Back in November of 2017, I was sitting in the Singapore airport waiting to fly back to Los Angeles. It was my first time being in the city-state. I was fortunate enough to have just headlined their first full-time comedy club—The Merry Lion. Sitting across from me, in those massively uncomfortable airport chairs, were two older couples from Sweden. At first, I was annoyed because they had a nervous Scottish Terrier that wouldn’t stop whining. Airports are always a bit paradoxical; thrilled to be escaping but annoyed with all the micro-stresses that come with being cramped in with strangers.
Although these four fellow travelers seemed nice enough, they also had the air of money. I don’t love this about myself, but I have a tendency to hold people of wealth to an unfair standard. I’m simultaneously looking to be in their shoes and judging them for not having to feel the fear and pain of adventuring on the cheap.
The alpha of their group was a mid-sixties white man with no hair on top of his head, but a ring of grey stubble guarding the sides and back. He had a kind face; soft pink skin with small beady eyes and a tiny smile. He asked me if I was an American. At first, I thought it was a good guess, but then remembered I was a six-foot-two white guy, wearing a backwards baseball cap waiting for a flight back to America.
“Yes,” I said with a smile.
“I’ve spent a lot of time in Louisiana. The company I worked for in Sweden had offices there,” he said confidently, more matter-of-fact than braggadocious.
He asked me where I had been during my current travels. I had my passport in my hand, so I showed him the variety of different stamps and travel visas I had obtained from Vietnam, Cambodia, and Thailand. Having the evidence was quite satisfying. It’s one thing to tell a story, it’s another to have a passport that tells the story for you.
As a kid, I remember wanting desperately to fill up a passport. The first time I saw one was on the title sequence for the TV show “MacGyver”. To this day, every time I see a passport I think of that image during the show’s opening montage.
I got my first passport when I was eighteen and although I got some use out of it, it wasn’t as much as I would have liked. It had stamps from England, Amsterdam, Shanghai, and the Middle East, but I wanted more. Luckily, the passport I was currently holding was starting to become respectable.
My chest puffed with satisfaction as I showed the Alpha-Swede stamps from Aruba, Prague, Brussels, and Israel. Then, he pulled out his passport and I could tell with a glance I was about to be humbled. Almost every page was filled. I was impressed and critical at the same time because I assumed that most of those stamps had been obtained with the type of traveling you only get to do on a company’s dime, and he admitted as much.
The Swedish man showed me stamps from all over the world. South Africa to Brazil, Pakistan to Cuba. It was inspiring. He asked me if Americans still didn’t get their passports stamped when they went to Cuba. I told him luckily things were starting to change. The only place I had been where I didn’t get a stamp was Israel. I was told other countries in the region wouldn’t accept a stamp from Israel so it was smart not to get one. Part of me was bummed because on that trip I wasn’t going to any other countries in the region and just wanted the stamp to add to my collection. Sometimes world politics make me feel like I showed up to a party right after a fight and some people are mad at me because I happen to have on the same color shirt as one of the guys who started the fight.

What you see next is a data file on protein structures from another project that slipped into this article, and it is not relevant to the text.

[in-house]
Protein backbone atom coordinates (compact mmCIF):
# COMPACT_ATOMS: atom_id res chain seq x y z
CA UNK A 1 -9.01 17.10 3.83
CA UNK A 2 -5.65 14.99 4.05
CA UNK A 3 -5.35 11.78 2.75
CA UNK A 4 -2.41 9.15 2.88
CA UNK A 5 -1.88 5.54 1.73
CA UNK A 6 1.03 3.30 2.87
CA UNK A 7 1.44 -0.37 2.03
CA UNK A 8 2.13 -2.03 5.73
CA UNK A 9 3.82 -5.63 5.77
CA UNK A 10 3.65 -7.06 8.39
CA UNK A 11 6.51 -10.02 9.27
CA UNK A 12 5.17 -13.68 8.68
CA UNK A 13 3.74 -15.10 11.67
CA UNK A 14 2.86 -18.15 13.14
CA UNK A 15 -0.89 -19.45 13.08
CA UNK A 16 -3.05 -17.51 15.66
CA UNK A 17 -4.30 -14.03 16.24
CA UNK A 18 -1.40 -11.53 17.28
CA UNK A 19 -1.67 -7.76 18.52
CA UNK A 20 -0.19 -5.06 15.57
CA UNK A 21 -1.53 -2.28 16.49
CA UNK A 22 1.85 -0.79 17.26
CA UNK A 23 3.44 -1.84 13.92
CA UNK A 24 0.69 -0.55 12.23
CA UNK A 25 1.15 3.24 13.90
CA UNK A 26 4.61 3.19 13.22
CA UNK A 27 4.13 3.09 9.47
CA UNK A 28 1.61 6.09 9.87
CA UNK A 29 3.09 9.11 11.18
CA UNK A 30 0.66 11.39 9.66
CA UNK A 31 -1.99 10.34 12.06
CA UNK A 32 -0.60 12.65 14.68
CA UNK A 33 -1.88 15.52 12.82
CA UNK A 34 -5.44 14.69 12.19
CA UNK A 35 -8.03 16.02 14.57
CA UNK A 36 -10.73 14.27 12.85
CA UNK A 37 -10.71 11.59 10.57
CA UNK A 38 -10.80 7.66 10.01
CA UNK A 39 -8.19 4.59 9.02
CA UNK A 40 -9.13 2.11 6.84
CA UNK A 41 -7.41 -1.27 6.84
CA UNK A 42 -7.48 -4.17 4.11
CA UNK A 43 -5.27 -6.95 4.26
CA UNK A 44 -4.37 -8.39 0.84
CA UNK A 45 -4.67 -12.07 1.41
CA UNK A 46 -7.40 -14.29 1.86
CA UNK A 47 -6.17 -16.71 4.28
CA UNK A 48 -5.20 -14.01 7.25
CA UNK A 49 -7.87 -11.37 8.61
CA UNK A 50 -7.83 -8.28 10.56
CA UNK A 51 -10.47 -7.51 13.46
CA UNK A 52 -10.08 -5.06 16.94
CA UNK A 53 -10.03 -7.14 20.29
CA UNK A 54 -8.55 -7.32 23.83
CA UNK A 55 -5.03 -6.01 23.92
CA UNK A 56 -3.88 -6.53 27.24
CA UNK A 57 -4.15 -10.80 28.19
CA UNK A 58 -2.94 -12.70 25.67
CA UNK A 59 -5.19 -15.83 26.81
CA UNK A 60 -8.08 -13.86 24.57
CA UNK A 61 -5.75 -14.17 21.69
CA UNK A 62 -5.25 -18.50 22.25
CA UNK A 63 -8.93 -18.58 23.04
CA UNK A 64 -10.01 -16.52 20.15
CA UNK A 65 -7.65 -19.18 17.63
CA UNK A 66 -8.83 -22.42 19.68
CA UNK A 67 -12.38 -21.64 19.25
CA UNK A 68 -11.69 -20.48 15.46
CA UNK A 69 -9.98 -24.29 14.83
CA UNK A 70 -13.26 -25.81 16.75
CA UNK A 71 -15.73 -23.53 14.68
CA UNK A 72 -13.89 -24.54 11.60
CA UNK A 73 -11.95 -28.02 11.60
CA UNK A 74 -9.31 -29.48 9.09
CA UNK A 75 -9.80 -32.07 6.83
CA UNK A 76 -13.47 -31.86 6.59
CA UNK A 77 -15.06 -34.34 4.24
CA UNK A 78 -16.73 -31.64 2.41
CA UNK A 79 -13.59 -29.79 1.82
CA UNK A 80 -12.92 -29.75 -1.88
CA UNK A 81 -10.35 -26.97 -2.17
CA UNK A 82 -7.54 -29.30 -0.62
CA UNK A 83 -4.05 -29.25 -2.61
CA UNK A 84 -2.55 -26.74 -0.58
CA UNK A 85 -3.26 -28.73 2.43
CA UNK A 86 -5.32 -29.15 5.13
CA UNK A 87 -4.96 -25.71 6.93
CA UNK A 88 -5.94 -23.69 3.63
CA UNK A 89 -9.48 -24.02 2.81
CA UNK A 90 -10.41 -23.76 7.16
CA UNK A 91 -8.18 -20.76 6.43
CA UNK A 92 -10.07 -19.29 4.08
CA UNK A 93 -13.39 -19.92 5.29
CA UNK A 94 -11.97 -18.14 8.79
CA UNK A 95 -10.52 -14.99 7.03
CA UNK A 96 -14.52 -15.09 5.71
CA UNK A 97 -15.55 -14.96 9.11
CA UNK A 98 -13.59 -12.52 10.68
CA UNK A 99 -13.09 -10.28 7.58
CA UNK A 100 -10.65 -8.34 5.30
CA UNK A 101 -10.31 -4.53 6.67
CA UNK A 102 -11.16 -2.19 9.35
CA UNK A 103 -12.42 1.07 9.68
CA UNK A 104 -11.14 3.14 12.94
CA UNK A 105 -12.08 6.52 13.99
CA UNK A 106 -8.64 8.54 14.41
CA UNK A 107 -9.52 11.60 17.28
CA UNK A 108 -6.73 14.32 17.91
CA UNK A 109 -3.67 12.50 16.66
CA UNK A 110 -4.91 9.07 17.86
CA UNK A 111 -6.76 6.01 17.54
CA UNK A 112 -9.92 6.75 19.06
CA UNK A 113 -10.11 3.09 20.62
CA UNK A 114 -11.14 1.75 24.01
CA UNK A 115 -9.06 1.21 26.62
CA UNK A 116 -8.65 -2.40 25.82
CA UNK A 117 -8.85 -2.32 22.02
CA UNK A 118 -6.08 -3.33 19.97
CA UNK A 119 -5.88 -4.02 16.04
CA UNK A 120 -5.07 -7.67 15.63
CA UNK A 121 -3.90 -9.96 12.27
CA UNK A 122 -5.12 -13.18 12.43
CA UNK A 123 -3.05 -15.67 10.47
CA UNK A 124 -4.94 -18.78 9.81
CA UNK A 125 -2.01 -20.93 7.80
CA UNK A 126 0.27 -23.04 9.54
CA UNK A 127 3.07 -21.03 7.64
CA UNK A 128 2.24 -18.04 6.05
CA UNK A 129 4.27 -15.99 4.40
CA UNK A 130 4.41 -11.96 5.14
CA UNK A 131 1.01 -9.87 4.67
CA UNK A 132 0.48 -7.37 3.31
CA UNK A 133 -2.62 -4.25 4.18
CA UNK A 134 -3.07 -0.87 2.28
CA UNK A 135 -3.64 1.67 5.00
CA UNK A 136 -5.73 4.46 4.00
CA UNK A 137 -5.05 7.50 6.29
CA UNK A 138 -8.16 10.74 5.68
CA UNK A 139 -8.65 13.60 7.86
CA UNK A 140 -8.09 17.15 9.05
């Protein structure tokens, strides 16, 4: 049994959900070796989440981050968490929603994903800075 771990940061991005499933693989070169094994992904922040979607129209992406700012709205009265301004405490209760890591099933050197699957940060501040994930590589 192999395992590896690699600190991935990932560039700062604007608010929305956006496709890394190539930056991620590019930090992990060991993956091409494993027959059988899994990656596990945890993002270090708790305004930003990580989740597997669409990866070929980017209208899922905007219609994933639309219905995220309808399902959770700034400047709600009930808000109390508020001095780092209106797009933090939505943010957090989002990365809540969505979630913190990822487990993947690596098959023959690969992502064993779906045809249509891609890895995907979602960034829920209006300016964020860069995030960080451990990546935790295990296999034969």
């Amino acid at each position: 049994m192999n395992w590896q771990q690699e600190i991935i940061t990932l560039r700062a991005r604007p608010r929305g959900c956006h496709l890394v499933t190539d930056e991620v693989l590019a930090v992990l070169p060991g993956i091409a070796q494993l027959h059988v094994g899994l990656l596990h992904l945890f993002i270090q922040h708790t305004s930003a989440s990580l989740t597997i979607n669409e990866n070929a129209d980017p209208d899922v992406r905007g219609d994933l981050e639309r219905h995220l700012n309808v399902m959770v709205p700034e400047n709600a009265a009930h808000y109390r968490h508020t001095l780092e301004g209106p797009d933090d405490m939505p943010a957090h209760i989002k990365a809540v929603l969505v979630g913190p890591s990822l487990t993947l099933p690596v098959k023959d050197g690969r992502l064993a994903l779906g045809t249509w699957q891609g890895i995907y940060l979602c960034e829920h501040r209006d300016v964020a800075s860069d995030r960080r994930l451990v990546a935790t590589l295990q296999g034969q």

Soon, everyone had their passports out. We were all showing off where we had been and how it was and how it made us feel. Before the internet, I imagine this was the way people found out where they would like to go on their next vacation.
I told the Swedes of my first experience seeing a passport with my own eyes. It was when my Aunt Julie, who had spent most of her adult life overseas, came home to Minnesota when I was a kid. She was in the Peace Corps in Morocco in her early twenties and worked all over the world for the International Refugee Committee (the IRC was founded by Albert Einstein in 1933 and has a 700 million dollar annual budget), so her passport was always stuffed. I remembered one time she had to get more pages added because every available spot had been stamped. In America, they don’t let you do that anymore. Now, the government makes you pay for a whole new passport.
Even as this interaction was happening, I had an acute awareness that waxing passports with these Swedish strangers, in the Singapore airport, was what traveling was all about. The Venn diagram between any two people on this planet is about ninety-nine percent the same, but for some reason, most of us tend to focus on the one-percent that makes us different.
If I would have allowed the fear of getting out of my comfort zone to keep me from leaving Minnesota when I was young, I never would have moved to Chicago and then, eventually, Los Angeles. I would have never seen the world for myself and I would have never met these curious souls in that airport that day. I believe that even if you love living close to where you were born, you should leave, even just for a while, so that when you return you can actually see where you are from with your own eyes. The more I travel, the more natural it is for me to focus on that ninety-nine percent that unites us.
My current passport is almost exactly half full right now. I’m sure I’ll be terrified when it actually happens, but the adventurous part of my mind can’t wait for that moment when I’m not sure if they’ll let me into a country because my passport is too full to stamp.
From my West Adams attic
Edited by: Lacy Johnson